Balancing the Brain & Body: The Benefits of Tai Chi
As we age, one of the diseases we fear the most is dementia. Thankfully, promising new research shows proven methods of preventing and possibly even reversing this condition.
Dementia describes a variety of symptoms including memory loss, but it can also affect language and motor skills, intellectual functions, and our ability to make sound judgements. The most common form is Alzheimer's disease, which destroys brain cells, resulting in impaired and deteriorating memory with the loss of cognitive functions.
Based on my integrated lifestyle approach to achieving optimum health and wellness, I’ve outlined eleven steps that are designed to help improve cognition and reduce the risk of dementia:
(1) Regular Exercise, (2) Healthy Diet, (3) Dietary Supplements, (4) Mental Stimulation, (5) Engaging in Creative Endeavors, (6) Quality and Quantity of Sleep, (7) Good Oral Health, (8) Social Engagement, (9) Stress Management, (10) Avoiding Prescription Drugs that Increase the Risk of Dementia and (11) Avoiding Health Hazards.
Exercise and Balance: Choosing the Right Workout Can Fine Tune Your Brain
Regular exercise is recommended to ensure we don’t lose lean muscle as we age (sarcopenia), and it helps make sure we can perform the basic physical activities of daily life. New research is showing that exercise can also make us smarter.
Walking Fast & A Healthy Gait
Many years ago I visited a restaurant and when the waiter came to my table, I asked him how long he had worked there. He told me he was actually the manager, but as he was short-staffed he was waiting tables that day. I asked him what qualities he looked for when hiring, and he said that one of the most important factors is that they walk fast. I had never given this much thought, but it’s not just limited to ‘hustle’ - there is a connection between cognitive performance and gait. Slow walking speed and gait dysfunction (where someone shuffles or is unsteady) are highly associated with dementia. Research at Newcastle University found that those with dementia (including Alzheimer's disease or Lewy body dementia) have unique walking patterns that can even help determine which condition a person has. In addition, decreases in gait velocity (how fast you walk), and the ability to multitask while walking can predict mild cognitive impairment and dementia.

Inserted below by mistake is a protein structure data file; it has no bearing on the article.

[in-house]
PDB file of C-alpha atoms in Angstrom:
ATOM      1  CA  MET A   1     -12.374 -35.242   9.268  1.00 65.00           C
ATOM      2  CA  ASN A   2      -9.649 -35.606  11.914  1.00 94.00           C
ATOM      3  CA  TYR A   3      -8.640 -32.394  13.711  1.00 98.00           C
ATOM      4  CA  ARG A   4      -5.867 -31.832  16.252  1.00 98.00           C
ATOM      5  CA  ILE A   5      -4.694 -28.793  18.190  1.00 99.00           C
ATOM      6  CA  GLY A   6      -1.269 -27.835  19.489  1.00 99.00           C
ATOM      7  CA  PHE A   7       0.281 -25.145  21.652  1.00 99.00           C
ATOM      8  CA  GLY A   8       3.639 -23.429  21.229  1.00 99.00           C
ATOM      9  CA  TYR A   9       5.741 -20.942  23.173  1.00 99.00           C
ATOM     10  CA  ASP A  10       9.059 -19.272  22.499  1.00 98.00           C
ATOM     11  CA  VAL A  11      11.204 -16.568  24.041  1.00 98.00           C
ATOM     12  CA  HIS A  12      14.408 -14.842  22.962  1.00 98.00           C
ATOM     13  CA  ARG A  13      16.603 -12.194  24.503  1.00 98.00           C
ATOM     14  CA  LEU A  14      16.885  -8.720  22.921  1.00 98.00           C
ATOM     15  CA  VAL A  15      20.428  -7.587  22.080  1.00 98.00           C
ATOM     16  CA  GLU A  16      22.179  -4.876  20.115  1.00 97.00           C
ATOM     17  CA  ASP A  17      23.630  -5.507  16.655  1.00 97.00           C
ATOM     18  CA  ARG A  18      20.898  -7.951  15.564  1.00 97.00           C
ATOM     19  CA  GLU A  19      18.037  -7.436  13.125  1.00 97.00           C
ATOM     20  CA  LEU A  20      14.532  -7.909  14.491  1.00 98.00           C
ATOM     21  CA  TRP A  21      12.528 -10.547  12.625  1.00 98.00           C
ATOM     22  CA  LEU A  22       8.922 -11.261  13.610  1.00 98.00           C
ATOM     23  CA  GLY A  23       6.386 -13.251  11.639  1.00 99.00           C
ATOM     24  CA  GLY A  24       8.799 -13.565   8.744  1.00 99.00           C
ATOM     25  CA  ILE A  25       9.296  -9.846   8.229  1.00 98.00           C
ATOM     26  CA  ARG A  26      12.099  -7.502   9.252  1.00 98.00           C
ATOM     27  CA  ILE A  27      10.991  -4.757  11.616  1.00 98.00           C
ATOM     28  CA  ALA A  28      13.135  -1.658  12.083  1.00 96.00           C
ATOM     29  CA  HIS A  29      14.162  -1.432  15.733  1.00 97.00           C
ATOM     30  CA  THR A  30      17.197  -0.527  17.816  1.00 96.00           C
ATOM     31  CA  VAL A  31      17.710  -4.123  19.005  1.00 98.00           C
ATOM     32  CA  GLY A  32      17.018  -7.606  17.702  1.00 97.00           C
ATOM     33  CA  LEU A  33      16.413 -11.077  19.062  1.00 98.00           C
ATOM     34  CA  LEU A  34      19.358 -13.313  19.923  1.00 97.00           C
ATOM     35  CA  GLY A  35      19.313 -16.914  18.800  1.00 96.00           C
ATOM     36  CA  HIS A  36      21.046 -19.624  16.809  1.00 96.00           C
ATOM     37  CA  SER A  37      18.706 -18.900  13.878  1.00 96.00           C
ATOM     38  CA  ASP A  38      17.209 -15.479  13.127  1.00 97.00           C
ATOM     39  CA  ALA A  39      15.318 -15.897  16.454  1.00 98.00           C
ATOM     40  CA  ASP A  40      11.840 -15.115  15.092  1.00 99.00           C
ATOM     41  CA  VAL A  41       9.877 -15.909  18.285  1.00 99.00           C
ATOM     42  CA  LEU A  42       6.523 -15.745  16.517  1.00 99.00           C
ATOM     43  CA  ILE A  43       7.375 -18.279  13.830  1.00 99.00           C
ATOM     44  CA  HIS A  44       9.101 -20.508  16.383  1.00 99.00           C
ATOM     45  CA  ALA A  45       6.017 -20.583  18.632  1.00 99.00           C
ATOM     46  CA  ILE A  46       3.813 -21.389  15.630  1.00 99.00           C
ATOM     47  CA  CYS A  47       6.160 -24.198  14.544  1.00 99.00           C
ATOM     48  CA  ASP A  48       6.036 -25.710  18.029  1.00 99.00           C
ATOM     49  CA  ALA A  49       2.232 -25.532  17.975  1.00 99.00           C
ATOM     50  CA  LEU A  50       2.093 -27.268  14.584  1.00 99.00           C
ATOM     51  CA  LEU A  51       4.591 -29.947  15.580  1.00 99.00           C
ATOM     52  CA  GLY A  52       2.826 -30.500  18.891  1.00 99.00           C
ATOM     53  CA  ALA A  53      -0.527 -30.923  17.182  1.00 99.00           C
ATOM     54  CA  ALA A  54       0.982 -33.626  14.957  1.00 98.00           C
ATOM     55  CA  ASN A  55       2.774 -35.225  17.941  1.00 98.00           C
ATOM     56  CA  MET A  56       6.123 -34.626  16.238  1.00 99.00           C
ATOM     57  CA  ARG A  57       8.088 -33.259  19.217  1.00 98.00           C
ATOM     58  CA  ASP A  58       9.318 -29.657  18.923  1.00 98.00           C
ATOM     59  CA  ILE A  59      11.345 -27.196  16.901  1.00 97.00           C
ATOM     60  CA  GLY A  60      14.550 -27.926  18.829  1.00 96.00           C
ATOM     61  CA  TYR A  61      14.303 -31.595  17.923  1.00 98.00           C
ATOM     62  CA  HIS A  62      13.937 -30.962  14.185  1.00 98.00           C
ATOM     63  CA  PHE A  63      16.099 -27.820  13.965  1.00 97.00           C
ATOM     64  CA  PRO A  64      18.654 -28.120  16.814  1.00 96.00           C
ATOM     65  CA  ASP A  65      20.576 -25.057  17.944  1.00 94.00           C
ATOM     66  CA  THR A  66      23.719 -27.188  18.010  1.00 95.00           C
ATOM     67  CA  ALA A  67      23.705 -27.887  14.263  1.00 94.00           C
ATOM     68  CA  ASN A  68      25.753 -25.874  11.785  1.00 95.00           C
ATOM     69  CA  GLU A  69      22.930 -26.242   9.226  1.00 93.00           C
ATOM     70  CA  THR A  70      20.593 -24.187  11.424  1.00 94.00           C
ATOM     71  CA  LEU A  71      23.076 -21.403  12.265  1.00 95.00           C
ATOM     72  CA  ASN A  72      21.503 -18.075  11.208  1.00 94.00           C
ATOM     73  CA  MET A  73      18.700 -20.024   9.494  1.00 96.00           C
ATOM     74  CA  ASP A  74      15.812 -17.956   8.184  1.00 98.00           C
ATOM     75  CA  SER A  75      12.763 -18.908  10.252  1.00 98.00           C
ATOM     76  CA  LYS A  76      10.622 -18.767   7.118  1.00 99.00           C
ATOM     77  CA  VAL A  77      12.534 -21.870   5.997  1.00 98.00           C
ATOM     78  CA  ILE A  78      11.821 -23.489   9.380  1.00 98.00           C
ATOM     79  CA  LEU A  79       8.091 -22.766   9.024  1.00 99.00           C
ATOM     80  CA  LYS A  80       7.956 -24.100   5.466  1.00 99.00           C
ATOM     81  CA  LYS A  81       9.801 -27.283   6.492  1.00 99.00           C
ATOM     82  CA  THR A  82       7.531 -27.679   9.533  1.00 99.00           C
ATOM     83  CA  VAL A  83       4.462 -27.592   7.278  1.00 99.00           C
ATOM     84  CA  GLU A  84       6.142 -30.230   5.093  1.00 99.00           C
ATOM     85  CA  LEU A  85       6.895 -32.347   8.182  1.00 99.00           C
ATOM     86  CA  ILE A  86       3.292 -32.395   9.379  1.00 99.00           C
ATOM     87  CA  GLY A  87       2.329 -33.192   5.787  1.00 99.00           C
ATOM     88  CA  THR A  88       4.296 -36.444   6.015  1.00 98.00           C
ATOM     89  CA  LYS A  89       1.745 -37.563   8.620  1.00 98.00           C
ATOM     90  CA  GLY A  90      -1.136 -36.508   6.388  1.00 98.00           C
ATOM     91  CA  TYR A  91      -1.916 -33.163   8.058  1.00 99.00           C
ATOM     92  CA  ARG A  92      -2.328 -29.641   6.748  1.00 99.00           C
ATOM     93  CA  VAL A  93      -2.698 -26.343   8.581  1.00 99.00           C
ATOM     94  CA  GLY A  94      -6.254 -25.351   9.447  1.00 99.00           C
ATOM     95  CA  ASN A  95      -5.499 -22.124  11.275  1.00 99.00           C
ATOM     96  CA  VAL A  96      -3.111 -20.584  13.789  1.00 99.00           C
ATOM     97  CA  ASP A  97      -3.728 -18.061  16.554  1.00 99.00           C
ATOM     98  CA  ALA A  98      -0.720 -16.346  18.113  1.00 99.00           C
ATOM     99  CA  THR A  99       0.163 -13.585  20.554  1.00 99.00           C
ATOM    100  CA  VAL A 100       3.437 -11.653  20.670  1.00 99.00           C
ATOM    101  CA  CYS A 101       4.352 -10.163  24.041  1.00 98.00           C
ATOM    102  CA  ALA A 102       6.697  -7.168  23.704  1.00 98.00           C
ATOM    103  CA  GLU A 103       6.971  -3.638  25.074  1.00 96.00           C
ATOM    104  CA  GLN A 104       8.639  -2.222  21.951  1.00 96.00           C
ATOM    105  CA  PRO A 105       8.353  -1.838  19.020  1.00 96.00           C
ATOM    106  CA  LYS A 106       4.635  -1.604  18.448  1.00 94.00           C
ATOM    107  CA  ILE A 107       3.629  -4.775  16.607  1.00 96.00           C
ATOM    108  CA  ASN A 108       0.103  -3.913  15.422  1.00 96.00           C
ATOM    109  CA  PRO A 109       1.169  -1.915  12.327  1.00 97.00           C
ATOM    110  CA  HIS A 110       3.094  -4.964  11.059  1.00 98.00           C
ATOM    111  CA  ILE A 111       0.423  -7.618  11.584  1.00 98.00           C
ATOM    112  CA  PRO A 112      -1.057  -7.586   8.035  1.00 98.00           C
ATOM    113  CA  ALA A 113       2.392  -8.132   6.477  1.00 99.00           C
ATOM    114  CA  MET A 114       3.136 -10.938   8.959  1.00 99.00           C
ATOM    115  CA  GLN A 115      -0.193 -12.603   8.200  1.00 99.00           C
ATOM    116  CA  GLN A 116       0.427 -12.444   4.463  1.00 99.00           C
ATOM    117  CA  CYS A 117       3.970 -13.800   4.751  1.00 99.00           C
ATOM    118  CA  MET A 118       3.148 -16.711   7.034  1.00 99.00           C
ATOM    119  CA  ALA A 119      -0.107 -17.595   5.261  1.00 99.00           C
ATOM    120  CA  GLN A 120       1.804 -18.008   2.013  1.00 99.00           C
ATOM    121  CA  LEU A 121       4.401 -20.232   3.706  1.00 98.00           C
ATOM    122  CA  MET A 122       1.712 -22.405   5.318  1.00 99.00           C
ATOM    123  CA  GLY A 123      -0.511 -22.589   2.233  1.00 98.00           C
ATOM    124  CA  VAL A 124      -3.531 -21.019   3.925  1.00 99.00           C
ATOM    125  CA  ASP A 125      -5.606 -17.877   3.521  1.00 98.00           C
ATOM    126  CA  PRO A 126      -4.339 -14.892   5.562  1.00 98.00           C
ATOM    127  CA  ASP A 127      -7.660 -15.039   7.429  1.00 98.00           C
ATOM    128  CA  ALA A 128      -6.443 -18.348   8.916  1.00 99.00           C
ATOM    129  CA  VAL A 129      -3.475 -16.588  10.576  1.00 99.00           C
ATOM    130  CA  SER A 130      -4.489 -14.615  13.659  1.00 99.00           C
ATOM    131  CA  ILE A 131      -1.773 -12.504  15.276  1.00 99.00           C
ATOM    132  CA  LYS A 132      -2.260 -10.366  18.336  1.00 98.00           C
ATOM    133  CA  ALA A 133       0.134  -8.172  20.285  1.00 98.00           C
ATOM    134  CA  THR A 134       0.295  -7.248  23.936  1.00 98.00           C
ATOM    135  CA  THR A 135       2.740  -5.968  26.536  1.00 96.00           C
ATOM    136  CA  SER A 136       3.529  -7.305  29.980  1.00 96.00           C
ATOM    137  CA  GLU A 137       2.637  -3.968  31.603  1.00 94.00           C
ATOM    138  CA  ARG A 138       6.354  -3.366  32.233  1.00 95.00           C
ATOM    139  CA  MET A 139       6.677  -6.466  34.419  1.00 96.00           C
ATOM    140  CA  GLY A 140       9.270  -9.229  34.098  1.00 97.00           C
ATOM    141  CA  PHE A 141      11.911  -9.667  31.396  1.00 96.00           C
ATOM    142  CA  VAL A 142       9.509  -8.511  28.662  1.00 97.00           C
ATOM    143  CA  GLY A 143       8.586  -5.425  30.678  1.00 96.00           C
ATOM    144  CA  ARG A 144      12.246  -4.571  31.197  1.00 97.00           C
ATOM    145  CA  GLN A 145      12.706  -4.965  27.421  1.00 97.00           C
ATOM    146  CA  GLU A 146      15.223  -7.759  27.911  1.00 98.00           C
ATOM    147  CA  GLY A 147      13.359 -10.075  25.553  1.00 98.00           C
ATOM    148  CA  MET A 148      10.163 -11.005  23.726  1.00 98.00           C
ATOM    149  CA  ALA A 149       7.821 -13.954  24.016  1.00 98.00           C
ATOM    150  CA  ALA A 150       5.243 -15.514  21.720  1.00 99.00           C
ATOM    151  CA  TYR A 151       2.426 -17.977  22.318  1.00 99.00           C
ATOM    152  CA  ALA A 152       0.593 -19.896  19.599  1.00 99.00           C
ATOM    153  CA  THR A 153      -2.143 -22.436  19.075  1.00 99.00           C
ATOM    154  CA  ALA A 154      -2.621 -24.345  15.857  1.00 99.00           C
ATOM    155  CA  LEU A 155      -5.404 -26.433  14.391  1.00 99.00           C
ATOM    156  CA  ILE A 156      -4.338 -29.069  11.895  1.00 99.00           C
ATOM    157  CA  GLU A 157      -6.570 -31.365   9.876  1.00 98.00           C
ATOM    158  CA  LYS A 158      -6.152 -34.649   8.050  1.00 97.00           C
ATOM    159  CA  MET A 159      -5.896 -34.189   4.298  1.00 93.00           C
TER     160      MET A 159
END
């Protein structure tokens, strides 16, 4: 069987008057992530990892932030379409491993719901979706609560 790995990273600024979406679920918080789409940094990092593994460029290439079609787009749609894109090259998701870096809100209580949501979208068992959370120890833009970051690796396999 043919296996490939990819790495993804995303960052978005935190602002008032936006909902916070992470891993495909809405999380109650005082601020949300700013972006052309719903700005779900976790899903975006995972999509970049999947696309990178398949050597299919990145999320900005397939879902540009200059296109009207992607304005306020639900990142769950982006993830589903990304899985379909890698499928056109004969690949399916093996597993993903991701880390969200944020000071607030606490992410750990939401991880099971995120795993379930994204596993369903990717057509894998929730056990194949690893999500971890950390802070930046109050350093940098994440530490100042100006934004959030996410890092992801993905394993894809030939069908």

I had always considered myself a fast walker, but about four years ago my walking speed was severely affected after tearing the cartilage in both knees while exercising. The results of an MRI indicated that my knees were beyond the point where physical therapy could help and that I should get both knees replaced. I was dependent on a walker and cane due to the pain and it was almost impossible to go up or down stairs. In researching possible solutions, I learned about kybun therapeutic footwear which was recommended as a treatment that might help reduce the pain I was enduring when walking. After reading dozens of testimonials from people with similar problems who found that kybun footwear worked for their pain issues, I purchased a pair.
After less than two weeks, the pain was so much better that I could walk without the walker or cane. I told a prominent physiotherapist about my improvement and how the shoes had lessened my pain and enabled me to walk without support so quickly. He was anxious to see them because he had patients with similar problems, and was intrigued that a shoe could facilitate such a rapid change. When he visited soon after, he started by asking me to walk to analyze my gait. He said to me "Nathan, you're not walking correctly. Didn't anyone ever teach you how to walk properly?"